It was an extremely difficult time, but I had a very good support system. I am an only child, so my mother intervened to help, and my husband helped take care of the children when I could not and made sure that things went well while I recovered.
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I will be honest, I do not remember much parenting during this time. There are many things I do not remember during those first few months. I do not remember often having my children around me, but I know that they have been cared for by people who love them. After about two months, I was able to take care of the children by myself. But I still needed a lot of support.
My neuropsychologist put me through a series of tests to examine my memory, my spatial awareness and my IQ. All of this is standard after brain surgery. They judged my IQ relatively high, said that my side effects were normal and said I would recover. It was not that I lost knowledge or that my personality changed, it was more difficult for me to recover knowledge and remember things. They did not recommend any physical or occupational therapy at that time, so I had to go through there. (It took me about a year for my brain function to return to normal.)
Crossing it was difficult. I had always been a very crafty student. The school had always been "my thing". The idea of coming back scared me, but I was determined to finish my studies. I returned to university in January 2005 for my last year of license, two months after the operation. I had a lot of teachers who understood what was happening and who forgave me. I took classes and wrote down words I did not know, and then asked one of my friends or classmates to explain what each word meant.
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Tumor, Round 2
In 2008, while my brain was running at full speed, I went back to school to get a graduate degree in marriage and family therapy. I was graduated in December 2010 and I started practicing in January 2011. I had my third daughter in 2013.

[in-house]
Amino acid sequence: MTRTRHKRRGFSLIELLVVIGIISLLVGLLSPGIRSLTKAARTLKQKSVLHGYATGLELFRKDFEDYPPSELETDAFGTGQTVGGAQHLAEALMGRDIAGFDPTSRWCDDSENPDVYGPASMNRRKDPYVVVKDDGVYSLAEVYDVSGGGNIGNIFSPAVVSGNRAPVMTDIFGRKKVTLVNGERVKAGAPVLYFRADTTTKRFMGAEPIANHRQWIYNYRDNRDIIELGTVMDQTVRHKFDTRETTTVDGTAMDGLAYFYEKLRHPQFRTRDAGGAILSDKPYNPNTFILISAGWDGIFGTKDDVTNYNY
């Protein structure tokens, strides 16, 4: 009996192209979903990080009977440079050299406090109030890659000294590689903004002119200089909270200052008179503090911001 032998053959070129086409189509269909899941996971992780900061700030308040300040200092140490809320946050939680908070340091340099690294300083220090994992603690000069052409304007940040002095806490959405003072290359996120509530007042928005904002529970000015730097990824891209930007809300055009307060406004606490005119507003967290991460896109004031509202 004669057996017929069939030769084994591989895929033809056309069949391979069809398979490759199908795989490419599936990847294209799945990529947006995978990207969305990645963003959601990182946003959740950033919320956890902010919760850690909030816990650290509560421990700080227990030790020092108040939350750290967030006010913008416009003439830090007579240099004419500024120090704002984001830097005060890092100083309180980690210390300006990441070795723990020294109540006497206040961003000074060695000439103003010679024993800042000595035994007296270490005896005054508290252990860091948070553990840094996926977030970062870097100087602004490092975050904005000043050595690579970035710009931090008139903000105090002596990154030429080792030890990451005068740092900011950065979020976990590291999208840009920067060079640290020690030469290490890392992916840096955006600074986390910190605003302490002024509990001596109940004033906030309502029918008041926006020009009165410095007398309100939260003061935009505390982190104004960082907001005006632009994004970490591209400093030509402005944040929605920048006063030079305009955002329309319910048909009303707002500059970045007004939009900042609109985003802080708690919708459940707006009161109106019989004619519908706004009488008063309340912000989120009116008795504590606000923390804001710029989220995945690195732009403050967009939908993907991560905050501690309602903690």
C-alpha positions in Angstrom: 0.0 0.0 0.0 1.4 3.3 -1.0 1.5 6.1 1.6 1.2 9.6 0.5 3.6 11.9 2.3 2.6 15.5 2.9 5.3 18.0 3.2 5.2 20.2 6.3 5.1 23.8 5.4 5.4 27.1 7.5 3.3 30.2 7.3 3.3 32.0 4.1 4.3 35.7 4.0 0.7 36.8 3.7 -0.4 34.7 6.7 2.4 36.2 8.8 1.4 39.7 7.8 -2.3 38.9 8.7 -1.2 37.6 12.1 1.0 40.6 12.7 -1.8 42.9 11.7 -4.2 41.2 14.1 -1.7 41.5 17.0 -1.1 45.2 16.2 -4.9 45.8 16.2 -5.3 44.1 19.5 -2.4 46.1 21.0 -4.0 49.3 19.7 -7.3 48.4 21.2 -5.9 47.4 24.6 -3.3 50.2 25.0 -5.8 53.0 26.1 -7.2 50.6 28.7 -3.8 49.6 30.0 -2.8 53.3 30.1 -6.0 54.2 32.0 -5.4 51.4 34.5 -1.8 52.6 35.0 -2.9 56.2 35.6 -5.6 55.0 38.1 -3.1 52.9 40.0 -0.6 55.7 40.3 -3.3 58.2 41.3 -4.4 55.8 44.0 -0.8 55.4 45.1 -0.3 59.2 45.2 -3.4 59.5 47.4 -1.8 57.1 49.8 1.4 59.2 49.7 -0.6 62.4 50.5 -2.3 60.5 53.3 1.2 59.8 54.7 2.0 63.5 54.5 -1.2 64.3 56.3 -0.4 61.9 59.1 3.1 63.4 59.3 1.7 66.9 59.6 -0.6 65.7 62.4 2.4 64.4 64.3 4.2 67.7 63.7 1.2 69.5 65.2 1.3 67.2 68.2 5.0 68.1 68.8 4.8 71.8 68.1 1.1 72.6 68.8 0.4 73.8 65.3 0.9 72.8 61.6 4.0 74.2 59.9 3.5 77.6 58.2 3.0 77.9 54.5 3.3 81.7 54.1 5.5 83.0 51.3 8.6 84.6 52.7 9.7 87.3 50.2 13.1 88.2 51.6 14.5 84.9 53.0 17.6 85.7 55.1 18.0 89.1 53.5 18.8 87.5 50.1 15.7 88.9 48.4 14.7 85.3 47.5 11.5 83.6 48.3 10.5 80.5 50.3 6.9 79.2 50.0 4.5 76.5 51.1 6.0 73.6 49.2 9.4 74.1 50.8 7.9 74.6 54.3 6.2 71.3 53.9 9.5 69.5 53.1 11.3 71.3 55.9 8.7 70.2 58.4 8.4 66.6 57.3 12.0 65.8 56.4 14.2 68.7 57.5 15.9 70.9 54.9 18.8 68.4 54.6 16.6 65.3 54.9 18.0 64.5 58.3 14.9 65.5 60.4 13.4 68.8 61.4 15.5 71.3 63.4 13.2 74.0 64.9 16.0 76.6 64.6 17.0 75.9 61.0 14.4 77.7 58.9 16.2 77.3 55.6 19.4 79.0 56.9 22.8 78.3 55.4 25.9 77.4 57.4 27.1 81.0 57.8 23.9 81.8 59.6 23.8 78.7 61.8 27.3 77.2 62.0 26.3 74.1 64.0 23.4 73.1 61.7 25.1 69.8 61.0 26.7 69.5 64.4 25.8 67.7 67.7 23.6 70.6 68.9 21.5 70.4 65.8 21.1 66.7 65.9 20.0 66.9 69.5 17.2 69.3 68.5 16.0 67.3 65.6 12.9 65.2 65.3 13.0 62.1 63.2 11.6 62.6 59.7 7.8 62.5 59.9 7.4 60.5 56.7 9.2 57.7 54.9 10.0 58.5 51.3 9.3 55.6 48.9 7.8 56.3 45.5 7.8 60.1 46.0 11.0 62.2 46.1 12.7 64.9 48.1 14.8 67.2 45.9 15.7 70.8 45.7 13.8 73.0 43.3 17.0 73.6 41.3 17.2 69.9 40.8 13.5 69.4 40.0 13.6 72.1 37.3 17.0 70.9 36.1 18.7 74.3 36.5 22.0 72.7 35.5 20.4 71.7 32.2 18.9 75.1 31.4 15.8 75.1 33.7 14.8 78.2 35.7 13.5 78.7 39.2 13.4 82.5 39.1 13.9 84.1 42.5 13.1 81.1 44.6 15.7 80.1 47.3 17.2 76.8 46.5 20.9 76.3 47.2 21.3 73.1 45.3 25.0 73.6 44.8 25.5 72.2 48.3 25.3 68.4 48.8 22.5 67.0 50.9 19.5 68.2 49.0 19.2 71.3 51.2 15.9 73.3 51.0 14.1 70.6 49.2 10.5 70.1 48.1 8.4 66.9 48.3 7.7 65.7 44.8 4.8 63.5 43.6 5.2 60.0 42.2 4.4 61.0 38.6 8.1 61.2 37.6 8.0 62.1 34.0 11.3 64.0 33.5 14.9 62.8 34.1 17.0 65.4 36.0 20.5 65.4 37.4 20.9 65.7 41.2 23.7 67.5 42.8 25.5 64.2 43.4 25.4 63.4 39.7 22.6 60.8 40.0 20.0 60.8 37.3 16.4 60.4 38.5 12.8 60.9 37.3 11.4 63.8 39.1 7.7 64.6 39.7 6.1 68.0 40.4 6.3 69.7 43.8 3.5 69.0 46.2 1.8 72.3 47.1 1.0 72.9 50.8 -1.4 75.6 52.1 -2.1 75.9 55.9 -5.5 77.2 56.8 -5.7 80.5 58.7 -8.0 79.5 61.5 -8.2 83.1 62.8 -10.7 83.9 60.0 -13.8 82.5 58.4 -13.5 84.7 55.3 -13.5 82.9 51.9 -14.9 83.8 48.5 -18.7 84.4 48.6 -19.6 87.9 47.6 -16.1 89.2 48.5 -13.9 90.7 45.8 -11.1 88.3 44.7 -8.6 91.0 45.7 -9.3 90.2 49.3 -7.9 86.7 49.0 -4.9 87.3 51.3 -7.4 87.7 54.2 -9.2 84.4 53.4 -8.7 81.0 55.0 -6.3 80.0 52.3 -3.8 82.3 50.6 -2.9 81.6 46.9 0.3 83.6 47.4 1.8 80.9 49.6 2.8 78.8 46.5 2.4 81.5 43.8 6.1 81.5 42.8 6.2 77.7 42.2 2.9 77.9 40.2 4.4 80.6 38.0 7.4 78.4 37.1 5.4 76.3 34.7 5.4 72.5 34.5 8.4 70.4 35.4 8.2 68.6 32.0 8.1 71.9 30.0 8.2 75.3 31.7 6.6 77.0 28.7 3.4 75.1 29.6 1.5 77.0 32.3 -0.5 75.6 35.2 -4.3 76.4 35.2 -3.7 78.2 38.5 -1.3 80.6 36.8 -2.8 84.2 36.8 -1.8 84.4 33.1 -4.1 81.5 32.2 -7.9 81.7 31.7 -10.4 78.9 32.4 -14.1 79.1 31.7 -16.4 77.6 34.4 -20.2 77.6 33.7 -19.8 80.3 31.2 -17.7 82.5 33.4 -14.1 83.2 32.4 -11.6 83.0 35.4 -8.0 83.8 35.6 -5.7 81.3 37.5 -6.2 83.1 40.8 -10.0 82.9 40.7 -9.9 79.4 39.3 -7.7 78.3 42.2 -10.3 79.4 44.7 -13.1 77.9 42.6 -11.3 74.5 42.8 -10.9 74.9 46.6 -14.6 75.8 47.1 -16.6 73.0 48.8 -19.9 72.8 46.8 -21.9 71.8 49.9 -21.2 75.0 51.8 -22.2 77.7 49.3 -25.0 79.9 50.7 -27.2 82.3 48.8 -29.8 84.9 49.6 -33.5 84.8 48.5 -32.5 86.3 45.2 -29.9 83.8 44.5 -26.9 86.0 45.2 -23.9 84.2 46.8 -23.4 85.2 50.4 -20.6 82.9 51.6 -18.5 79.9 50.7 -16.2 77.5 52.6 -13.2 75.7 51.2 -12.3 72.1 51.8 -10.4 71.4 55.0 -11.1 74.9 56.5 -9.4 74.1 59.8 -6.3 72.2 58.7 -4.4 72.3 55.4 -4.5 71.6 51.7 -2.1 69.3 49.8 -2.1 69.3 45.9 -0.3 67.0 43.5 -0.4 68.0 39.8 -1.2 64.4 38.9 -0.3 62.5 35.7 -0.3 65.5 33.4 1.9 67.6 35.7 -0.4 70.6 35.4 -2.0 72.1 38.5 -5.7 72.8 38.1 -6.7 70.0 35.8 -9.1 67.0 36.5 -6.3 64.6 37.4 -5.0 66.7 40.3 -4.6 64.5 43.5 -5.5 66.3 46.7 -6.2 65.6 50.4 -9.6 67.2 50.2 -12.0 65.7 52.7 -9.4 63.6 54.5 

Then, the tumor repels
At my first diagnosis, the doctor had mentioned that pregnancy hormones could slow down. Growing tumor to grow faster I can not tell you why, but I can tell you that it is extremely frustrating to ask someone to explain it to you in a "factual" way. I knew that there was a risk of pushing back with my third child, and some may say that having a third child was irresponsible, given my history of brain tumor. But I was determined to have it. And I did it.
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So, in 2016, when I started having headaches and more balance problems, I went to see my neurologist. a scintigraphy confirmed that my brain tumor was developing again.
This time, it was the size of an eyeball, not as big as before, but still bigger than anyone would want it to be. Because it was not as big, radiation therapy was an option, and I decided to take it. I've undergone a total of 28 radiotherapy treatments over the course of six weeks. The tumor did not shrink, but the radiation killed the cells so that they did not grow anymore.
From now on, I am in remission. But, to make sure things stay as they are, I have to have an annual MRI of my brain. Apart from these MRIs – and some persistent balance problems and headaches – life for me is no different from what I would imagine if I had never had it before. brain tumor. I have an amazing career, a supportive husband, and three girls who are beautiful both inside and out. I am incredibly lucky. And thanks to my brain tumor, I really understand how lucky I am.